Some weekends you want to just kick back and relax and others, you feel the need to shake off the weekly buildup of stress and tiredness. This weekend was like that when I packed up my kids, their friend and our dog and headed up in to the mountains.
My daughter’s friend has never been up to the mountains for a proper visit, other than a quick-stop school trip to Troodos Square and back. So, the kids decided that we should take her to Kaledonia Falls. We’ve been walking this trail since before they put in the bridges and steps that make it an easy enough route for people to do in their Sunday-best and loafers. But regardless of how many times we have walked it, my kids never get bored. We don’t always do the full trail though, finding it easier to park at the Trout Farm at Pano Platres and do the shorter walk up to the Falls and back from there.
The kids were particularly energetic today and wild-footedit over (and under!) the little bridges and mostly off the beaten path – touching every cascade of water they could reach, picking up sticks and pine cones… It had rained heavily for the past three days (so much so that Platres’ entire cherry crop was ruined this year) but it was a glorious afternoon, as the filtered sun came through the overhead leafy canopy and lit-up the brilliant-greened moss underfoot.
They were infectiously happy… Running free and wild – testing their limits and balance as they teetered on tree branches over the water and slid up and down boulders. And the smile on my daughter’s friend’s face was all the money… I forgot how tired I was from my busy week and stood in front of the waterfall with the gilrs, arms out wide and let the spray refresh us.
On the way home, we decided to stop at the new premises of the Platres Chocolate Workshop for a well needed sugar-fix and ended up staying far longer than I’d expected when we first stepped through the door in our muddy boots. John, if you’ve never met him, is wonderful. I have a soft spot for older gentlemen with a twinkle in their eye… Entertaining and softly spoken, he let us try a number of different chocolates – his unique Vietnamese ‘Jungle’ chocolate (that no other Chocolatier will buy because it is ‘tainted’ by the peppery cinnamon taste of the Vietnamese jungle in which it is grown and in my opinion, why it tastes so good)… His FLAVA (pure royal jelly and cocoa) dark chocolate that contains no sugar or other added ingredients and yet isn’t at all bitter… All the while, patiently explaining in his soft voice the history behind all of these choices and what makes them unique… Including the World’s most expensive bar of rare-sourced chocolate at a whopping 100 euros for 100g of rare chocolate layered with real gold leaf!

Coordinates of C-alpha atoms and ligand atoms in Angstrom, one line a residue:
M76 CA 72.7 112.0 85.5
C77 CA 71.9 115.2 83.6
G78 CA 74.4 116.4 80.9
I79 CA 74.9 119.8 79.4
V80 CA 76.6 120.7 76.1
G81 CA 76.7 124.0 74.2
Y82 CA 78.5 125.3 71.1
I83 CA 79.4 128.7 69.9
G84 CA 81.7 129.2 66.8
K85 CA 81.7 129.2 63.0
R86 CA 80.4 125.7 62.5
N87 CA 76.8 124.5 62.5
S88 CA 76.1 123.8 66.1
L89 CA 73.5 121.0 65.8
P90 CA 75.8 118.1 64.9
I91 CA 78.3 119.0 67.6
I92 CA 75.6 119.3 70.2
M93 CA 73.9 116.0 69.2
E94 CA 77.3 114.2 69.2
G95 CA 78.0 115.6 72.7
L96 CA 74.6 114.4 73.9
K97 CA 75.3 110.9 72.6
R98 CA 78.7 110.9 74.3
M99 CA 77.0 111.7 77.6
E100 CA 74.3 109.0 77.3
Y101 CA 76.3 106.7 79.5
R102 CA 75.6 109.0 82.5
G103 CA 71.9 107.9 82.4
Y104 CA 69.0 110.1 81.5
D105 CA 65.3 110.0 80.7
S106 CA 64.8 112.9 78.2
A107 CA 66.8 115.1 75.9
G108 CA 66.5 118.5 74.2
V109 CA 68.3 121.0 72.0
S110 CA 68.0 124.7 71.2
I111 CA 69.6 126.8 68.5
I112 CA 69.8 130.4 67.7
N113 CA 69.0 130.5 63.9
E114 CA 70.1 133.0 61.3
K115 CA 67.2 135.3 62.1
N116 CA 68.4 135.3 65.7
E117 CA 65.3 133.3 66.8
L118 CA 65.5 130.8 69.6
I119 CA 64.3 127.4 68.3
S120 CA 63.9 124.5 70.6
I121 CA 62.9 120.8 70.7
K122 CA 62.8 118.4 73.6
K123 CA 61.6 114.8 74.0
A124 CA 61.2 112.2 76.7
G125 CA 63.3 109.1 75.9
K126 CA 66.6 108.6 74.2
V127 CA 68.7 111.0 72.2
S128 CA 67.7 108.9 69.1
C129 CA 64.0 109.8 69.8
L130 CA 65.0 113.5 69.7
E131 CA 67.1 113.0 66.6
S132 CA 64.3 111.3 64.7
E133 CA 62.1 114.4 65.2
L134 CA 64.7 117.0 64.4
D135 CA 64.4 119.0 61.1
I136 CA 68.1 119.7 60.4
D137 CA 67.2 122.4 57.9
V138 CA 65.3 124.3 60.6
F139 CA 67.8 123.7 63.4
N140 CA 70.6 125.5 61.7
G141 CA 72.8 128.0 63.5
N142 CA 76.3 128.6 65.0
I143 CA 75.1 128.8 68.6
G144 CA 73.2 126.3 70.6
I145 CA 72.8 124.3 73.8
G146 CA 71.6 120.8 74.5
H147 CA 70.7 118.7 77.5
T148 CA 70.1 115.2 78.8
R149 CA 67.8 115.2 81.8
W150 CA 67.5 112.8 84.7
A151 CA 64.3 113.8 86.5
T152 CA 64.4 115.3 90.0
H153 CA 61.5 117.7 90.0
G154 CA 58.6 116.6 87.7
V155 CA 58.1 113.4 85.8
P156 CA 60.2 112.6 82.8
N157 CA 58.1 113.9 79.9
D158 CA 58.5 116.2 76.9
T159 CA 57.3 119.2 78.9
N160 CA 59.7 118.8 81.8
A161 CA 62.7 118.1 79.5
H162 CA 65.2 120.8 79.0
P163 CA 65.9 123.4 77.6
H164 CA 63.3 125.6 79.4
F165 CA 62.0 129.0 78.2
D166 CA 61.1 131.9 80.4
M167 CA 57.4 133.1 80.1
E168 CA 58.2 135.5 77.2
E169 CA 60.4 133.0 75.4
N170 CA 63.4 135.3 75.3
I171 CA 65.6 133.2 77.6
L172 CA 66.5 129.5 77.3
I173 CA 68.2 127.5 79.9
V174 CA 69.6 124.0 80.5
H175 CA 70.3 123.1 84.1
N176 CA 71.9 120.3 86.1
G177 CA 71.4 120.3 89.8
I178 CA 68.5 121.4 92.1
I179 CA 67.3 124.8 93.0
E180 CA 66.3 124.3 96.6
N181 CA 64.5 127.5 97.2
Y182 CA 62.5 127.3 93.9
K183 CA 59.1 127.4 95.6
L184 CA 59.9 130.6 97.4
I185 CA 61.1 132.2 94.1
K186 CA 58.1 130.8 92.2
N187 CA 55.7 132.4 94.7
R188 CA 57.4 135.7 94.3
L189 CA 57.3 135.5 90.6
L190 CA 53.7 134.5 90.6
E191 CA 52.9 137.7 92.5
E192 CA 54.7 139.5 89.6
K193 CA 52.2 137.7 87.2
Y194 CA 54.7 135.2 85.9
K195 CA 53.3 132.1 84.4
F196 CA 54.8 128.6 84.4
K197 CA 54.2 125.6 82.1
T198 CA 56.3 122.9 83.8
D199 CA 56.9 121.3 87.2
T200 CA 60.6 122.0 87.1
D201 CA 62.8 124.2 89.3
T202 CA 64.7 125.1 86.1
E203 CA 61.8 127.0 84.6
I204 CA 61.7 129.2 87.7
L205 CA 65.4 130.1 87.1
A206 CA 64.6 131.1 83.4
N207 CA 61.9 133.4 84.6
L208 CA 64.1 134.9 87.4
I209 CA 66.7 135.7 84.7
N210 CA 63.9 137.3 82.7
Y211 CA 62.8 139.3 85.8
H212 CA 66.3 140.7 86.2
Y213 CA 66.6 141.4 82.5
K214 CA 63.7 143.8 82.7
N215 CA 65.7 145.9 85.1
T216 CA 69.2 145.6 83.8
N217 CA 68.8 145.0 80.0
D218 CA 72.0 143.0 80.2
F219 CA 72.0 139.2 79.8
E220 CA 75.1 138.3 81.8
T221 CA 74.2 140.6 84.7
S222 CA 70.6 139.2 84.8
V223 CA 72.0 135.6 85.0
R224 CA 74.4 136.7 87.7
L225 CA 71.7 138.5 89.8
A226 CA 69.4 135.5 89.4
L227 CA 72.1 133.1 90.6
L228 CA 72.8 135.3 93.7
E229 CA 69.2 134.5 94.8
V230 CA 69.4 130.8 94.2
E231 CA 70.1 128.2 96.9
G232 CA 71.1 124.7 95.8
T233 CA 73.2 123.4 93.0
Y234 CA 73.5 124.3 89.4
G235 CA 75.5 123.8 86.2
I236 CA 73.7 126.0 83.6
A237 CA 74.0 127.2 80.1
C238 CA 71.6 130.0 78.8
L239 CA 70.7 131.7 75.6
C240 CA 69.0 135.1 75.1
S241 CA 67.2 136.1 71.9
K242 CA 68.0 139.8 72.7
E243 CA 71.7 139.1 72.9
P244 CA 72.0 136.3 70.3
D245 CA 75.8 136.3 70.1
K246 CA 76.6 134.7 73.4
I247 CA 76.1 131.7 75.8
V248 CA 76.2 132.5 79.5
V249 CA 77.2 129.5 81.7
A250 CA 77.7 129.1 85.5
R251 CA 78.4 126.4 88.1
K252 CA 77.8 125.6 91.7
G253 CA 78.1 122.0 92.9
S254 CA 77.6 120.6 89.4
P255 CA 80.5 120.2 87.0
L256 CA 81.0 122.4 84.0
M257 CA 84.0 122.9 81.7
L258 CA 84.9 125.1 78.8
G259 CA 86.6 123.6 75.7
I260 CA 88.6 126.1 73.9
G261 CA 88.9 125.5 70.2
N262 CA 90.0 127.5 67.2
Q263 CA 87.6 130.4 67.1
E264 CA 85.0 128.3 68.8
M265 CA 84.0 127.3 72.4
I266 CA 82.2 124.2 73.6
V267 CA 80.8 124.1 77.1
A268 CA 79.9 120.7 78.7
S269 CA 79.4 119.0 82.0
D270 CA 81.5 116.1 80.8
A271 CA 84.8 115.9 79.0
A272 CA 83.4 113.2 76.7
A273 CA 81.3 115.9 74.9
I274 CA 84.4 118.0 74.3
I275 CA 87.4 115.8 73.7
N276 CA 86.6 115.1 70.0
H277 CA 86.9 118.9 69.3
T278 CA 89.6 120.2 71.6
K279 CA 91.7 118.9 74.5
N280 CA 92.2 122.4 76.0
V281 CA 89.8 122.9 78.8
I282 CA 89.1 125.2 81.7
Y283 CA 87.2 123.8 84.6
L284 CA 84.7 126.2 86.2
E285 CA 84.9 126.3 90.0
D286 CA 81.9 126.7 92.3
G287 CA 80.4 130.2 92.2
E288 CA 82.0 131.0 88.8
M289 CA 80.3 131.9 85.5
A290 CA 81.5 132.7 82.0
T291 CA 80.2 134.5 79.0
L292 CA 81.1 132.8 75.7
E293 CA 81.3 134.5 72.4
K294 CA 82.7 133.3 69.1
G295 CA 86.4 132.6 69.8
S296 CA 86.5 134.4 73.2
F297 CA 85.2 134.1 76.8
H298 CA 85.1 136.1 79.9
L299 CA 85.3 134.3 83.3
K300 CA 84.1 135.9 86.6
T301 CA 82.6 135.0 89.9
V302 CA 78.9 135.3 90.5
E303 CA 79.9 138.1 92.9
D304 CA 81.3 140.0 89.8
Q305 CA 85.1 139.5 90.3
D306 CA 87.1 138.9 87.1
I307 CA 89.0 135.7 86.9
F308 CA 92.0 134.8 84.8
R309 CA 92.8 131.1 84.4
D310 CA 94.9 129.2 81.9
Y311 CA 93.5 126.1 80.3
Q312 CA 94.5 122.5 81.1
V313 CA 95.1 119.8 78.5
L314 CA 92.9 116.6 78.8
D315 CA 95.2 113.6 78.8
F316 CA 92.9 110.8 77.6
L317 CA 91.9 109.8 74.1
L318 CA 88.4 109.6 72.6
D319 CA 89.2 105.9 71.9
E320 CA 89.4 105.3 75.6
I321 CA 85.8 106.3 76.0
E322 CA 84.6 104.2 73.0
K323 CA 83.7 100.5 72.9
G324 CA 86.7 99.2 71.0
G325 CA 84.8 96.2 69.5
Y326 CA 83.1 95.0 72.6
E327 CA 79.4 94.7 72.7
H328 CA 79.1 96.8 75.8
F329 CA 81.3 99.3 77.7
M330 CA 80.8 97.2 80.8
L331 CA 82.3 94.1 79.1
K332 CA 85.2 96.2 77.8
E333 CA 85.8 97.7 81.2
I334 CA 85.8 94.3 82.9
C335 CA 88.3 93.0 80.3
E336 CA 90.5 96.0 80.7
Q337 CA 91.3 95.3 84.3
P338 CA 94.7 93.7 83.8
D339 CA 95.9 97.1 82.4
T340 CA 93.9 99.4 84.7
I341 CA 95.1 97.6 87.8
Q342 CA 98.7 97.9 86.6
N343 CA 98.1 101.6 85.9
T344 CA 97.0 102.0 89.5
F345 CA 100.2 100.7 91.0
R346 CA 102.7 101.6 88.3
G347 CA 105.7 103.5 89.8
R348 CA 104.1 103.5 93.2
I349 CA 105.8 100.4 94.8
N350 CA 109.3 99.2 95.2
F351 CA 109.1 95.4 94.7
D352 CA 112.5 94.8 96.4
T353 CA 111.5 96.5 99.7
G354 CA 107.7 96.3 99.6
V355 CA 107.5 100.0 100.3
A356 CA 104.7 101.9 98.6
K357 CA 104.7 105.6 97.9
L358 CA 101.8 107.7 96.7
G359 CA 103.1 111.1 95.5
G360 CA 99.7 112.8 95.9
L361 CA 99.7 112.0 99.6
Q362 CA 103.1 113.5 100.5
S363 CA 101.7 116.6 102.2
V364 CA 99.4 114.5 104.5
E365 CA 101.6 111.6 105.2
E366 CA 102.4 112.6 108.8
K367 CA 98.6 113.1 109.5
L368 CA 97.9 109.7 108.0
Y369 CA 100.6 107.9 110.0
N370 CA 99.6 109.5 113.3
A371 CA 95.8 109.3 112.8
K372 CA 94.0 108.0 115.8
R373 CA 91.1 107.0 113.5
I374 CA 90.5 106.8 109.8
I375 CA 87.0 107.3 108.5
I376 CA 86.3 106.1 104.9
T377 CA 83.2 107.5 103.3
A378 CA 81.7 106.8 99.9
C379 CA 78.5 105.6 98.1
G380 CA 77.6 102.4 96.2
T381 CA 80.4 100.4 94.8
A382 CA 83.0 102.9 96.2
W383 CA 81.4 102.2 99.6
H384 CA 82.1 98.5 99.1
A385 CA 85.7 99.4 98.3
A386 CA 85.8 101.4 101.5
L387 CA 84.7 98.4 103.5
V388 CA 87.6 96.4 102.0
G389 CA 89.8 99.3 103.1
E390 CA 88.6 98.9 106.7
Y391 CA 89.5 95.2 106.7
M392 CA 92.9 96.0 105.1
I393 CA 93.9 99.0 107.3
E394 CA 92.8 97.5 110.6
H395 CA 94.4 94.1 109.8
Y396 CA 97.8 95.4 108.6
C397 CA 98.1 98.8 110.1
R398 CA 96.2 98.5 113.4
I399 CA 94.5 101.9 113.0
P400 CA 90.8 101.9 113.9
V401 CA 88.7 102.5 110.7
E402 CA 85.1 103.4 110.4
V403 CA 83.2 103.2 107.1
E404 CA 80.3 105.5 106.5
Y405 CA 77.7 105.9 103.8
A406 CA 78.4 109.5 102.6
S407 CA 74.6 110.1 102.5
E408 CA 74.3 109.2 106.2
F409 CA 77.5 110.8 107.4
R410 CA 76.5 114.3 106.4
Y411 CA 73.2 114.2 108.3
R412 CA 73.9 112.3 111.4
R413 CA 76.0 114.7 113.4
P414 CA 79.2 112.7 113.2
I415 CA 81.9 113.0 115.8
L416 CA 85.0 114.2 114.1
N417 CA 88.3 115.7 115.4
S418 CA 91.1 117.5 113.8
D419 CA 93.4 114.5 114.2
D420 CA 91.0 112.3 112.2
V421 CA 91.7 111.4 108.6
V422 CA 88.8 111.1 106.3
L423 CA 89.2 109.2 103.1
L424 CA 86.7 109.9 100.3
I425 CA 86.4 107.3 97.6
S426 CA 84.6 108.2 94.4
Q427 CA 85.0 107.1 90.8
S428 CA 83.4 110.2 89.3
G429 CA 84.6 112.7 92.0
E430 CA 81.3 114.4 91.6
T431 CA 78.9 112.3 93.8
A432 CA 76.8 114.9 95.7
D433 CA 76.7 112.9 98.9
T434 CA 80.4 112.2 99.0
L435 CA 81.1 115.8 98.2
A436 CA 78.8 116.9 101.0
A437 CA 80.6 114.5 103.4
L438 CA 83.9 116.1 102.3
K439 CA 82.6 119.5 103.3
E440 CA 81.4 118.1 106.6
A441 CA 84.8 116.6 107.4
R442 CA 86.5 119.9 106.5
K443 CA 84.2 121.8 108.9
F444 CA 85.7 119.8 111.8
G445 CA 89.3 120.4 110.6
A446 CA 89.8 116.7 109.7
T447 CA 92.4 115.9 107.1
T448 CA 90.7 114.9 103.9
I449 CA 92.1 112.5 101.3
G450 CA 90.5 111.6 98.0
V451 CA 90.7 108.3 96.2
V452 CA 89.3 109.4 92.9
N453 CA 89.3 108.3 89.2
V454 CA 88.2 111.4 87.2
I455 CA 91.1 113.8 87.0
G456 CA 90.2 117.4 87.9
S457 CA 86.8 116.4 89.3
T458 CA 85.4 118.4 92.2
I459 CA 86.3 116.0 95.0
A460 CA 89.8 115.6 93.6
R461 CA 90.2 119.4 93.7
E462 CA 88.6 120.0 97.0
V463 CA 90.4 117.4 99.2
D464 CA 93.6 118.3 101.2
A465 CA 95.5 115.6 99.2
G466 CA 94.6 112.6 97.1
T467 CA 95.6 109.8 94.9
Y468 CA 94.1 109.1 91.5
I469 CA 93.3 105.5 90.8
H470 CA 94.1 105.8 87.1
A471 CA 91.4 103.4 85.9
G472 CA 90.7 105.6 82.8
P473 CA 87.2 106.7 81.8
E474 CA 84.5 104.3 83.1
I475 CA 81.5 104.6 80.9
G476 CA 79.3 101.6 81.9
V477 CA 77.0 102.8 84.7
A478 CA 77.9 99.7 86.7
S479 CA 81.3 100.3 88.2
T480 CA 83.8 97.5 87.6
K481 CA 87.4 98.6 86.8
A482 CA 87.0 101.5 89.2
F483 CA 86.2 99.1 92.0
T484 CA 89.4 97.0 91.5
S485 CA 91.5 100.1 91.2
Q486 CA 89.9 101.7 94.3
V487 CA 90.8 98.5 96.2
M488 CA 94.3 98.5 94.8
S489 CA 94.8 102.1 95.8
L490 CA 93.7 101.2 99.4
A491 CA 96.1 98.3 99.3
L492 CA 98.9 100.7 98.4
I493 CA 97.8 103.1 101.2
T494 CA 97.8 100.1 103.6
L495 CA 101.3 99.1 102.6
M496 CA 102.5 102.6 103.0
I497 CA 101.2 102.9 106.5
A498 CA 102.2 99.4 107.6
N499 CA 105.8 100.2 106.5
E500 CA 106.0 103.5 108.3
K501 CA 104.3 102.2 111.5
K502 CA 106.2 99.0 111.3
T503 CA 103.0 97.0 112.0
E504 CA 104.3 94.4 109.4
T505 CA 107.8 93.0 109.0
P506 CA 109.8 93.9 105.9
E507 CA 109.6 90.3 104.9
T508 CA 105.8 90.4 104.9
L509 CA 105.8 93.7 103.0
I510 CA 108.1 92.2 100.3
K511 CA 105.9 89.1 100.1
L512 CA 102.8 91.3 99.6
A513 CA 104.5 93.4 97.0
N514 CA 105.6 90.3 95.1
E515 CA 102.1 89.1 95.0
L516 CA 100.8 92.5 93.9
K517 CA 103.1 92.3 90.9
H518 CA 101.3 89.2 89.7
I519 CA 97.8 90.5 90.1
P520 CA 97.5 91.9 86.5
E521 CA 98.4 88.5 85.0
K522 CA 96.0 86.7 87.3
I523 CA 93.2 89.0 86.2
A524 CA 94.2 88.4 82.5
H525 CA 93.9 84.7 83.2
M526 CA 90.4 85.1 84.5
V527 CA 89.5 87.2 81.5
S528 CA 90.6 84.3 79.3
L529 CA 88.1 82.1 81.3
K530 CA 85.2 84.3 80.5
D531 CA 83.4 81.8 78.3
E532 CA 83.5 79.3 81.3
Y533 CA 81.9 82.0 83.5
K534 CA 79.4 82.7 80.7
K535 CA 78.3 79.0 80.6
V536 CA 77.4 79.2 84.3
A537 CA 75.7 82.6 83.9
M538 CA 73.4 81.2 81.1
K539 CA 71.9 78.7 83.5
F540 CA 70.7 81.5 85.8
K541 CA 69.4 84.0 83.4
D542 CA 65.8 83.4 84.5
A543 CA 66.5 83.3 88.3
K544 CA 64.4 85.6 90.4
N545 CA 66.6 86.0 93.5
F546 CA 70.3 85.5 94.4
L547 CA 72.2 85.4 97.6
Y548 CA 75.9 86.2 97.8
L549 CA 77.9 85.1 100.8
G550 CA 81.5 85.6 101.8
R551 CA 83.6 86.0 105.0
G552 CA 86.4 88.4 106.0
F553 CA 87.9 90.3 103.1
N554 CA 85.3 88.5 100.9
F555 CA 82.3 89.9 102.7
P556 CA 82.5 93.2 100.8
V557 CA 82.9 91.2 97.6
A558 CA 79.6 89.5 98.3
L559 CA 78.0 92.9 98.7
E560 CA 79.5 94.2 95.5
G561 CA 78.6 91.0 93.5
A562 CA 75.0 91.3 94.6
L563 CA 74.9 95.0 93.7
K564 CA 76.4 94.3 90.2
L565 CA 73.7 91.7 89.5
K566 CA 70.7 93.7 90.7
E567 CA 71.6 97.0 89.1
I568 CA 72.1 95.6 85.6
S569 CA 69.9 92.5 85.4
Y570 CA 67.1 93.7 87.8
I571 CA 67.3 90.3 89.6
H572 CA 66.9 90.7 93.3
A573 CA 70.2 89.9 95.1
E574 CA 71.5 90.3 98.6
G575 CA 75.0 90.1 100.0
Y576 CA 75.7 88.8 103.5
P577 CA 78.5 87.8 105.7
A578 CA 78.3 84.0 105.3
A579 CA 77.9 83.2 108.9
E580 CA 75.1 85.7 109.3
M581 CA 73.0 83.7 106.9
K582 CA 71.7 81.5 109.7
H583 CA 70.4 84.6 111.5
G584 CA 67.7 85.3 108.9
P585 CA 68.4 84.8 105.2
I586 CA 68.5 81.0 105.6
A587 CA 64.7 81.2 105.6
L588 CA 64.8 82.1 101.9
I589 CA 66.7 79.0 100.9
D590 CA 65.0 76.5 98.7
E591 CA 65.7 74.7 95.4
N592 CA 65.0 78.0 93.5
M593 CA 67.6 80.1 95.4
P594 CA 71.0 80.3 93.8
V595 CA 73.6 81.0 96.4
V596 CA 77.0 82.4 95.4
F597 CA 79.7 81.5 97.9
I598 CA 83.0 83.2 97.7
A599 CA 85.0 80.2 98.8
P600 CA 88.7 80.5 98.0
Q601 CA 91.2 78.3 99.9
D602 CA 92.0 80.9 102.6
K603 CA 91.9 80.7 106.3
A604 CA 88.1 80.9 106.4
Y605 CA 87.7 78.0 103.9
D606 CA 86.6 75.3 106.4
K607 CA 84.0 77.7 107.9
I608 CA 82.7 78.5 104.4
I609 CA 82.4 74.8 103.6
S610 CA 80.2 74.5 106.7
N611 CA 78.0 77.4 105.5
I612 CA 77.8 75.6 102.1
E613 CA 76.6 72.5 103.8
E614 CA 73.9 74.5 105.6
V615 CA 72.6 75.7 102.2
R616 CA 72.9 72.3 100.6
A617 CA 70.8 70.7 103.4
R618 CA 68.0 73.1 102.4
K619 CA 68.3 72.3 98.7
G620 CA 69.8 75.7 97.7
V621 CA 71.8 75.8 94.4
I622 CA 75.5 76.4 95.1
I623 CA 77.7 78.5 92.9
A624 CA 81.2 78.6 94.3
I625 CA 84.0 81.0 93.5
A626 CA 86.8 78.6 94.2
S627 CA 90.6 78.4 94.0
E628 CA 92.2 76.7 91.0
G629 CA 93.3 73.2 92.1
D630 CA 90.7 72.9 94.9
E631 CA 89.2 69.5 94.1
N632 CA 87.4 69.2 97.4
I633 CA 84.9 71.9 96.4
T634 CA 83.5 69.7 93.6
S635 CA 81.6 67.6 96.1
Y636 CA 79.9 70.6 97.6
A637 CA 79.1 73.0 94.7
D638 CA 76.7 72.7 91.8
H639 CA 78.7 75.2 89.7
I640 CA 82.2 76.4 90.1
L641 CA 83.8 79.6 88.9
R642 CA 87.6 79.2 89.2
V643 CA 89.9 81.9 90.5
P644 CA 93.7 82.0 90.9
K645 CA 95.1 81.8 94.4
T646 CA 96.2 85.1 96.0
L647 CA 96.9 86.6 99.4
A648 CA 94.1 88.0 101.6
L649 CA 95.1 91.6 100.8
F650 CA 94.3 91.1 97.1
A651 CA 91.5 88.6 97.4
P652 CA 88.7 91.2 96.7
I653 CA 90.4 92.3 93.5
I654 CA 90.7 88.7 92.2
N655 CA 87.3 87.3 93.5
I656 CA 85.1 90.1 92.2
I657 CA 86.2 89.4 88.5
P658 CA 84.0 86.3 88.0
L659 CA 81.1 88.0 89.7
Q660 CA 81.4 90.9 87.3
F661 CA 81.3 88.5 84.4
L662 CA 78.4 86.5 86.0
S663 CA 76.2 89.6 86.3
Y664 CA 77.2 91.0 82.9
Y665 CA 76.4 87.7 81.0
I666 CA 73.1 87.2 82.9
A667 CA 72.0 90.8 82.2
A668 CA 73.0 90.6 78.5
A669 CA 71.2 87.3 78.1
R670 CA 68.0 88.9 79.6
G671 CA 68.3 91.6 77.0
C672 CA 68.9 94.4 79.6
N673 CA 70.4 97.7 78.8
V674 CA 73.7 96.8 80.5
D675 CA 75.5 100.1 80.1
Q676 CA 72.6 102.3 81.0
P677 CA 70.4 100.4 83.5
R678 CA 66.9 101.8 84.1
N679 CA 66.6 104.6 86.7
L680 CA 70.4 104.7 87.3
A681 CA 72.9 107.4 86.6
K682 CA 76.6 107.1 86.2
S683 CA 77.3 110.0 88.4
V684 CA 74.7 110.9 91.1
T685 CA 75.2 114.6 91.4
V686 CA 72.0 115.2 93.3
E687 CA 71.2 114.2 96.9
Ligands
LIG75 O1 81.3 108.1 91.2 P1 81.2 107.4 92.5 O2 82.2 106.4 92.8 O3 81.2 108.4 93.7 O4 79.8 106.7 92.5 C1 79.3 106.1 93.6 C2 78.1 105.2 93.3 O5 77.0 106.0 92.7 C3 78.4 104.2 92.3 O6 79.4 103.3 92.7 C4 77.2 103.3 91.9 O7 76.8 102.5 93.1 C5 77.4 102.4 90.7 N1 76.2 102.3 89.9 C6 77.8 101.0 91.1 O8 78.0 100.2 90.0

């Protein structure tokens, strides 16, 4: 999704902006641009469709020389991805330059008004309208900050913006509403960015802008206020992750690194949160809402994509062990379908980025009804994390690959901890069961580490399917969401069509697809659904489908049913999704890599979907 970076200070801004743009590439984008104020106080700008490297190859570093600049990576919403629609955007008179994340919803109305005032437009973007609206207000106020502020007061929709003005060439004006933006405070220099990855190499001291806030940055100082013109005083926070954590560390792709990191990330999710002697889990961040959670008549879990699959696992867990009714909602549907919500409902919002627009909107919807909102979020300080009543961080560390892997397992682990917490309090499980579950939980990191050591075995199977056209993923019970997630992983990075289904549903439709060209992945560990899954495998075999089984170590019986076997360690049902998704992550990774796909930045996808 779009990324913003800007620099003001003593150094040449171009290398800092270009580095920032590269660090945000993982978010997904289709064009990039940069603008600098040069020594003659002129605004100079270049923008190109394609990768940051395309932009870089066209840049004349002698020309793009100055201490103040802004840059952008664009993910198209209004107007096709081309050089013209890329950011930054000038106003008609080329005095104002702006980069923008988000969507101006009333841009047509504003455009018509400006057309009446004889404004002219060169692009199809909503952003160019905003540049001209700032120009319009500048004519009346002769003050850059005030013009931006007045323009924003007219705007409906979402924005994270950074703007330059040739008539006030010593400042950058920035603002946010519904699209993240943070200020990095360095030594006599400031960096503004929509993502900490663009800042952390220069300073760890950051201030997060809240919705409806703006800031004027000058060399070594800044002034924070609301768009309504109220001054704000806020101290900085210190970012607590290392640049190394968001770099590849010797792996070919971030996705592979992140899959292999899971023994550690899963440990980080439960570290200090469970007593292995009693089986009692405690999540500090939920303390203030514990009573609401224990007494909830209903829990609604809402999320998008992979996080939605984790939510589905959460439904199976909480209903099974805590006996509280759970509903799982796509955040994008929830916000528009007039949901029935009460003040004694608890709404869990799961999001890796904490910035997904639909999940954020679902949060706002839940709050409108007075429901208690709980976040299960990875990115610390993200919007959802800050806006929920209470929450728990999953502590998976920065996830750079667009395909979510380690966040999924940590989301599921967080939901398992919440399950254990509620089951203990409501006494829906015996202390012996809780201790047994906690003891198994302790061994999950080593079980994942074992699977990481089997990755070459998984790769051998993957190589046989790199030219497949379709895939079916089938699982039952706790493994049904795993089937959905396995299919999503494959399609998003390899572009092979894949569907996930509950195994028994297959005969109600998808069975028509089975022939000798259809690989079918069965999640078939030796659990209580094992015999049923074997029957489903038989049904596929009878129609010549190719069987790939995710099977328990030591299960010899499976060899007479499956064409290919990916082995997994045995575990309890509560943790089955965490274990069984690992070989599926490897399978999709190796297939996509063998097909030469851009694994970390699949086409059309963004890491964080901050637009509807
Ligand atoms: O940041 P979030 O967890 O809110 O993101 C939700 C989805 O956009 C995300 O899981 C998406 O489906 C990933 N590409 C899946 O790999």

Our conversation was so engaging that we stayed for a very long time, but John kept the kids amused with his stories and free ice-cream… Velvety soft-scoop, made locally for him using a higher content of cream than other brands. I would definitely recommend his yoghurt ice-cream, it’s amazing – with a hint of tartness to take away the sweetness of the cream.
I came home with some Jungle Chocolate and Royal Jelly goodness (because it really IS good for you, click here to see why), but I’ll be making an excuse to visit again soon, even it involves a 2-hour hike with the kids beforehand.
John and his lovely wife Praxi also run chocolate workshops, where you get the chance to make your own chocolate and eat it of course! They are now expanding their business to chocolate workshops for kids: in schools and for birthday parties and events in people’s homes; their large apartment in Nicosia; or at their premises in Platres.
Contact details are on their site if you want to know more. And no, I wasn’t paid for this recommendation (forgetting of course the free chocolate and ice-cream tasting we had while we were there! J).
The day was topped-off with cherry picking in Yiayia’s orchard (the ones that were left, at least, after the storm)… My kids can spend hours in that orchard, turning over stones, climbing the trees, whooping and hollering with no neighbours to disturb.
Every time we return to the mountains after a noticeable absence, I am reminded how much happier we are up there… breathing the fresh air, with the smell of damp earth in our noses and the mud between our toes.